Accessing this low-hanging fruit has been challenged by a number of factors and a few will be highlighted here. In its Doing Business 2016 report, the World Bank has given Sub-Saharan economies an average ranking of 143 out of 189 and this has to be improved. In the tourism sector, a conducive business environment is a catalyst for value chain participation and investment. A difficult business environment punctuated by very high operational costs is partly responsible for keeping the African tourism sector relatively captive and producer driven, with the sector dominated by a few large developed country travel agencies. 

Political instability, combined with the regional spillover effects of unrest is another challenge, although the region has made significant progress over the past few years, it still remains fragile. Poor infrastructure and limited connectivity is another issue, especially when it comes to backbone service sectors. Linked to this, the high costs of road and air transport in Africa, mostly due to market restrictions, are particularly problematic and estimates are that even a moderate opening of the markets could lead to a 25% increase in the number of flights. ICT development is another challenge – access to information technology could assist with such functions and services as marketing, distribution, professional services and various other logistical arrangements that African service providers could undertake and which are currently dominated by international players. The African Economic Outlook 2014 reports that a higher population of tourists to Sub-Saharan Africa (SSA) use tour operators from other parts of the world because of the complexities involved in making travel arrangements to Africa. Complex visa arrangements, as distinct from, and in addition to, high visa costs, is another barrier to growth in the tourism industry.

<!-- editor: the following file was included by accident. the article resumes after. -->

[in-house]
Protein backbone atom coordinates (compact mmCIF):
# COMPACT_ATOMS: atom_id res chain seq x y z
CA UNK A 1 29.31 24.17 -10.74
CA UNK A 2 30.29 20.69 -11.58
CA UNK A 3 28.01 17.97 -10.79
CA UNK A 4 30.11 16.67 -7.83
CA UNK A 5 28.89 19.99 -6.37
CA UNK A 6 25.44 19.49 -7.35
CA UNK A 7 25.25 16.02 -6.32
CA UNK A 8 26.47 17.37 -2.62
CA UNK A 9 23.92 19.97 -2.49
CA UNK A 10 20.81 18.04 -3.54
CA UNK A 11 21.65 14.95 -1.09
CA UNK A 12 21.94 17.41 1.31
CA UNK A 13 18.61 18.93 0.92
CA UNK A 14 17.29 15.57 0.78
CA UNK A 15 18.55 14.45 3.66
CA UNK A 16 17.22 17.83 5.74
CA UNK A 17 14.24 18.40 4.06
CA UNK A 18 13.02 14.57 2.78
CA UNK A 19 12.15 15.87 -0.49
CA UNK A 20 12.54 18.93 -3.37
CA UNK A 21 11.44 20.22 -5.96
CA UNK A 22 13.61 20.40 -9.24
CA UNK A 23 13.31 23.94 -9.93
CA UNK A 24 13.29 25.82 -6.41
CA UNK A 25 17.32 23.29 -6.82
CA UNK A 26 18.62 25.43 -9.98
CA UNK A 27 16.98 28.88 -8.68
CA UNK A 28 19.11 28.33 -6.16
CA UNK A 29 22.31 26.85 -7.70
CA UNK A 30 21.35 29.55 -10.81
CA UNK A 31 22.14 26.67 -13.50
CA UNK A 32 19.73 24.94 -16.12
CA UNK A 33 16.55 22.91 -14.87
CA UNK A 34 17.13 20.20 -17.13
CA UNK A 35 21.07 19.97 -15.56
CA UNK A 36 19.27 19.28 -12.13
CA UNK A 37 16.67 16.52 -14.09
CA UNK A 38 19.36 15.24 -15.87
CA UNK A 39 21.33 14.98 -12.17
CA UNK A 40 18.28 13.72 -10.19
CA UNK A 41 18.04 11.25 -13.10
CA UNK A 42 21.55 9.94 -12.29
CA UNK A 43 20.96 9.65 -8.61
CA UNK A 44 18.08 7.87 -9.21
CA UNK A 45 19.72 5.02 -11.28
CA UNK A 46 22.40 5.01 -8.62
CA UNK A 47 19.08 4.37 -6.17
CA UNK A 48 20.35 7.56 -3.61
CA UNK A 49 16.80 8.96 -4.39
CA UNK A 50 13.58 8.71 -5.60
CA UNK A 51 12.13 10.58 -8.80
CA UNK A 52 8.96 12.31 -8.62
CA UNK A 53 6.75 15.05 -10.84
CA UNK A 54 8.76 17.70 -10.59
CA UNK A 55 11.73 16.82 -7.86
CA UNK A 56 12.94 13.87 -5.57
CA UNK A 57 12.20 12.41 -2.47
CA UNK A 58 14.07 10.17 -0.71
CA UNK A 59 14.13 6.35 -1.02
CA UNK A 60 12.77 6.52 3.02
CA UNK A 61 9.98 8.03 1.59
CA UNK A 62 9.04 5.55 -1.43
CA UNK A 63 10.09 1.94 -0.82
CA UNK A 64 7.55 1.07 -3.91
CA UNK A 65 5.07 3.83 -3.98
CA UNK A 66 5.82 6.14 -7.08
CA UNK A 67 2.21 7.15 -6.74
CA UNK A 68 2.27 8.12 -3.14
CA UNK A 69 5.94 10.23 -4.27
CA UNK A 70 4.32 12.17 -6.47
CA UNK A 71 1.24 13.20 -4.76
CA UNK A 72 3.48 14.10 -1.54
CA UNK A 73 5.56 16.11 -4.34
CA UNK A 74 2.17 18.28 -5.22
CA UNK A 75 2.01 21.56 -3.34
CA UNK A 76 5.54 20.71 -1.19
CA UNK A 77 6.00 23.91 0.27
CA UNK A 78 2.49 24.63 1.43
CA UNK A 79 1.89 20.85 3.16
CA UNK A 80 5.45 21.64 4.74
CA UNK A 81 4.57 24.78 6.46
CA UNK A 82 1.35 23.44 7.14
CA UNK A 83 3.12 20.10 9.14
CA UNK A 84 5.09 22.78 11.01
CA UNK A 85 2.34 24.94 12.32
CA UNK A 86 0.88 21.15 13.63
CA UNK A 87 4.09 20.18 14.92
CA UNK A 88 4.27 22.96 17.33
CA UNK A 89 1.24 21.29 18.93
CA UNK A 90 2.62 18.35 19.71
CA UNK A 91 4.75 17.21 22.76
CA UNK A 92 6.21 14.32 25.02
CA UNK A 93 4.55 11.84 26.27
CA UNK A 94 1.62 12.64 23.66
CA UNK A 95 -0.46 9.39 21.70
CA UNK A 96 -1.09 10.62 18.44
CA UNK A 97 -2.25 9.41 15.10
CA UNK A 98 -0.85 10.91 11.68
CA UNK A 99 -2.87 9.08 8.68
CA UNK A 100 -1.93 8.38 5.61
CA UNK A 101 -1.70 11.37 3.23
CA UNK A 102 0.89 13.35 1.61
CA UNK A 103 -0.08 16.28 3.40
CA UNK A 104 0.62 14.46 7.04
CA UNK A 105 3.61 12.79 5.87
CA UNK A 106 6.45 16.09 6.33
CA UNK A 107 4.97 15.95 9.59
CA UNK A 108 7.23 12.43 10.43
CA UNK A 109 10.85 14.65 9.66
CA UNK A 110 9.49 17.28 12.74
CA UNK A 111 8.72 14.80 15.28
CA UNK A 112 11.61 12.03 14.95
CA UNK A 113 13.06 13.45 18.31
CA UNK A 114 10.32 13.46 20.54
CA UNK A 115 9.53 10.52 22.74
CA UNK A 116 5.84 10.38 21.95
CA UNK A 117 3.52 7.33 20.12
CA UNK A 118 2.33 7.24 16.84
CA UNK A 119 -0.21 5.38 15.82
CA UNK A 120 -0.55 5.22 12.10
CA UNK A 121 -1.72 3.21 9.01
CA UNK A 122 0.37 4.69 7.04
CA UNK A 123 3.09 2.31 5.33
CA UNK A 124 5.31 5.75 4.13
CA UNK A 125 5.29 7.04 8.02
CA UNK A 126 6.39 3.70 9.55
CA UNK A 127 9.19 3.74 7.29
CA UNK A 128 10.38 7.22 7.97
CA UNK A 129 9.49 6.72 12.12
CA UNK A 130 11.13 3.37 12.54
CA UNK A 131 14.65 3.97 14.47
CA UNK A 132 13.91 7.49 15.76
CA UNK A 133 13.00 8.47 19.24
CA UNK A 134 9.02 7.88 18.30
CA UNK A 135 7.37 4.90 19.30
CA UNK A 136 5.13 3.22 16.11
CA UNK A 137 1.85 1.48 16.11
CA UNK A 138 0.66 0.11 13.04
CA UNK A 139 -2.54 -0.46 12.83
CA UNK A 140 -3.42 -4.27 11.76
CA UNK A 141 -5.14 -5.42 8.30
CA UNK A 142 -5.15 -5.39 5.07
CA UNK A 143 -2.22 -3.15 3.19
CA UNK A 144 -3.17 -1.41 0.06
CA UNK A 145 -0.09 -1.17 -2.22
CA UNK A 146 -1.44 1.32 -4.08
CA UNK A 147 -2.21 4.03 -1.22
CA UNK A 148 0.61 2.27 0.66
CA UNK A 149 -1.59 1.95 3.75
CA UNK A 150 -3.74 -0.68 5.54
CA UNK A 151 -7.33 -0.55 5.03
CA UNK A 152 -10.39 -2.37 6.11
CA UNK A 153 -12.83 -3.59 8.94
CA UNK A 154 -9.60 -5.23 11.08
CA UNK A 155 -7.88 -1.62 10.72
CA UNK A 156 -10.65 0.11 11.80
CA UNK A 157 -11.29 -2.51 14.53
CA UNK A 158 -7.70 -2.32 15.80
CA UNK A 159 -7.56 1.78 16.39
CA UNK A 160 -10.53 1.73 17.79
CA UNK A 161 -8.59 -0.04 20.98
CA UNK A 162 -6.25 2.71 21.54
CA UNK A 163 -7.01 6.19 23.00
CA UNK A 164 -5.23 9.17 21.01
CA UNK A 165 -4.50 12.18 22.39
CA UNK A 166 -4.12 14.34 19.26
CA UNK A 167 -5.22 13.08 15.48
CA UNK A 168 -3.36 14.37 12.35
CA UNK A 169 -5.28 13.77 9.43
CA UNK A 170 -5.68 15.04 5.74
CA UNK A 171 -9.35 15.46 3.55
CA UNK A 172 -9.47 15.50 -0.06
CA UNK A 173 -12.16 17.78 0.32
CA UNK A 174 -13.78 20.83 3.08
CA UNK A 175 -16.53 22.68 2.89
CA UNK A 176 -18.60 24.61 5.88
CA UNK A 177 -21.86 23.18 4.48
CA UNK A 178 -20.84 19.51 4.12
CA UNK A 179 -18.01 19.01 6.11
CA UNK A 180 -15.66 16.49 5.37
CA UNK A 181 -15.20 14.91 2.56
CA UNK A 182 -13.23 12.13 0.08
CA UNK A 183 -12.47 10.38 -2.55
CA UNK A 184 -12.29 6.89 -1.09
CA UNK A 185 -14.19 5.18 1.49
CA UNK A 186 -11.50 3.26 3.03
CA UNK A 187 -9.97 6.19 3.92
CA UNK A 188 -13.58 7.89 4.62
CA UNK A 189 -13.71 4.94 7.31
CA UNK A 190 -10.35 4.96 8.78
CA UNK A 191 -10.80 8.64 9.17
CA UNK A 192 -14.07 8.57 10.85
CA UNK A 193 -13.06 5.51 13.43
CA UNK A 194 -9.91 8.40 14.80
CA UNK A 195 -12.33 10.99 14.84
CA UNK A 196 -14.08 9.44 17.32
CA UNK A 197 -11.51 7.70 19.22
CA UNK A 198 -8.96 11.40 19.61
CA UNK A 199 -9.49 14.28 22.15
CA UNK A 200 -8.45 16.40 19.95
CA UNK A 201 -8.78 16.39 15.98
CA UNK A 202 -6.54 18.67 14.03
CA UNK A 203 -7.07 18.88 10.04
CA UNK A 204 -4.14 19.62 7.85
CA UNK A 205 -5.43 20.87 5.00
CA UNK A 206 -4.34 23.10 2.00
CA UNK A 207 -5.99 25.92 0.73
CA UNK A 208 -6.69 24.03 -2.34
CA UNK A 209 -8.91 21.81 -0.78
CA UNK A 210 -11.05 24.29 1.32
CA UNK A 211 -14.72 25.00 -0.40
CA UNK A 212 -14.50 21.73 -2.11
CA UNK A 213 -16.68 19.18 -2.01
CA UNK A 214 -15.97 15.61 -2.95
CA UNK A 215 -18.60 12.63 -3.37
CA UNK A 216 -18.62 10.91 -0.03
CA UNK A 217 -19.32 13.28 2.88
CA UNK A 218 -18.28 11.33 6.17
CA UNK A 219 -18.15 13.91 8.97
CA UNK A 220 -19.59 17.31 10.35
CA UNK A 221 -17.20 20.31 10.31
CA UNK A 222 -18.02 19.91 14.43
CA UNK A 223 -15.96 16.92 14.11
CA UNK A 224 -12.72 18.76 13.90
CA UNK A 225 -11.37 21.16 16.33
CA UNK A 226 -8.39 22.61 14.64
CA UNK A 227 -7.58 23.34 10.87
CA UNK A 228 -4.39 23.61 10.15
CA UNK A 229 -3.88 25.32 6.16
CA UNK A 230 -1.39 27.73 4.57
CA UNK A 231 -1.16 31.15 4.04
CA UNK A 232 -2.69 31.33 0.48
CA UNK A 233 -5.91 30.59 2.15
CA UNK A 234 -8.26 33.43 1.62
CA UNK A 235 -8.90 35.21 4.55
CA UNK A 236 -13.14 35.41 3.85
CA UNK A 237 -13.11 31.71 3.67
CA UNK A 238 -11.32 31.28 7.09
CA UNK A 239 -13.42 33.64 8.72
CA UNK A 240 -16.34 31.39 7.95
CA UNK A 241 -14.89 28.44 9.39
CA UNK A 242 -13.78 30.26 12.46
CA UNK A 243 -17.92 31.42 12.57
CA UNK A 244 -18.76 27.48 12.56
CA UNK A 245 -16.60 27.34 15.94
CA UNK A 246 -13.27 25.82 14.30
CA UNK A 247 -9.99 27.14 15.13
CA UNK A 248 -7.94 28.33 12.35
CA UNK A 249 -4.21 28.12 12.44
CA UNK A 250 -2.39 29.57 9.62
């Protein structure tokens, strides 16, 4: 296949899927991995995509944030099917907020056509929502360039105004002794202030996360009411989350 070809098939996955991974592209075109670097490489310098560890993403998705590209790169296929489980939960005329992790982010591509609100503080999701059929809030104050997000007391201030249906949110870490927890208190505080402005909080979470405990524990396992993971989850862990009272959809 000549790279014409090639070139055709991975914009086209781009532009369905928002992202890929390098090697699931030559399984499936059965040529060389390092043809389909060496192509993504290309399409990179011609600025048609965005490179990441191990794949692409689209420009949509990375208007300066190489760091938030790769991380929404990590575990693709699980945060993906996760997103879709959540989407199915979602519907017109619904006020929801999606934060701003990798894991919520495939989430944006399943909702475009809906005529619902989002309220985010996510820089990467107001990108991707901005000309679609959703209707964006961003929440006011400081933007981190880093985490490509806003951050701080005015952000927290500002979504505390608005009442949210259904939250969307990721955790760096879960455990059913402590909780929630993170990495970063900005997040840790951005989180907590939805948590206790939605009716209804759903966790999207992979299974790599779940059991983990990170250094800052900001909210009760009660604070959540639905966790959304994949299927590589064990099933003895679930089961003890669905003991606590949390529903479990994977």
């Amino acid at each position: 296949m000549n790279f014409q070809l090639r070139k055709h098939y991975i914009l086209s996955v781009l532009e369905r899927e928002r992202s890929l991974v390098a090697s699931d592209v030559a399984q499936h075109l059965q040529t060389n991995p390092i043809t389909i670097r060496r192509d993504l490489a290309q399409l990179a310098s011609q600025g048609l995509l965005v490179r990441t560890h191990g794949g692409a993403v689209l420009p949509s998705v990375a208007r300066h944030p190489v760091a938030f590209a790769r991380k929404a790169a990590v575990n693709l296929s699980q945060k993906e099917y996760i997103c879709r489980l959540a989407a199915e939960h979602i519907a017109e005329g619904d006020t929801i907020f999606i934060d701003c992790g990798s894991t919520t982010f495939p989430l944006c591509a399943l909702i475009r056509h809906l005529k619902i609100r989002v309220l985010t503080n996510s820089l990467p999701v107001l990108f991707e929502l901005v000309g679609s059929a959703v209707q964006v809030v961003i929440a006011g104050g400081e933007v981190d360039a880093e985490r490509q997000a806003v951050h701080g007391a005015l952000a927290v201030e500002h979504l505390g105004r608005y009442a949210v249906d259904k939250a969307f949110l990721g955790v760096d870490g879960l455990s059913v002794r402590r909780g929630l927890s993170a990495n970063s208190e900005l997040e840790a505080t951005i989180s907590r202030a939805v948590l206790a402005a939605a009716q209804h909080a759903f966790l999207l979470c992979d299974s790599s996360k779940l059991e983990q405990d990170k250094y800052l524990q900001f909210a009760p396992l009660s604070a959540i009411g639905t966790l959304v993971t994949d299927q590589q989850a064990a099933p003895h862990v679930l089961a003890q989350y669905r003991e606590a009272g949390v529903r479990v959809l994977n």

Dealing with the challenges above and others will ensure the development of the tourism sector and associated industries in Africa. However, as stated above, such development also depends to a large part on governments taking the lead in developing the sector and particularly from a policy perspective. African governments need to deal with the regulatory barriers to services trade in their countries, particularly in the key service sectors of transport, communications and business services. These services are integral to the development of the tourism value chains as well as to investment in the sector.

Air transport restrictions in particular are a course for concern. Countries need to implement the Yamoussoukro Decision of 1999 which sought to liberalize air transport in Africa. Liberalization of the movement of people is another policy imperative, making it easier for skill to operate across borders as well as for tourists to travel. Some African countries, such as Zambia and Zimbabwe when it comes to the Victoria Falls, have a shared natural asset that is also a tourist attraction. The importance of harmonized policies cannot be overemphasized. Africa’s regional economic initiatives are an important vehicle for the achievement of harmonized policies and regulations. Investment is another important element and governments need to work on policies and strategies that attract investment into the right economic activities and sectors, including the tourism sector, but also in other sectors that feed the growth and development of tourism.

To conclude, most of the interventions above could be seen to support the establishment of large business in tourism that could keep the sector captive. Making tourism sustainable and accessible to all is also about ensuring that the economic benefits trickle down to the communities and also have them involved in the tourism sector. In Cape Verde, for example, even though tourism accounted for 20% of its GDP in 2014 and managed to integrate into global tourism value chains, there are gaps in the linkages between resort style-hotels and the local economy, which limits the benefits for the locals. In addition, the World Bank estimates that by 2021, 75% of travelers in SSA will be from Africa. Translating this into a reality involves developing the tourism sector in a manner that is structured by the appropriate policies and regulations, with the improvement of the general welfare of the African people at its heart.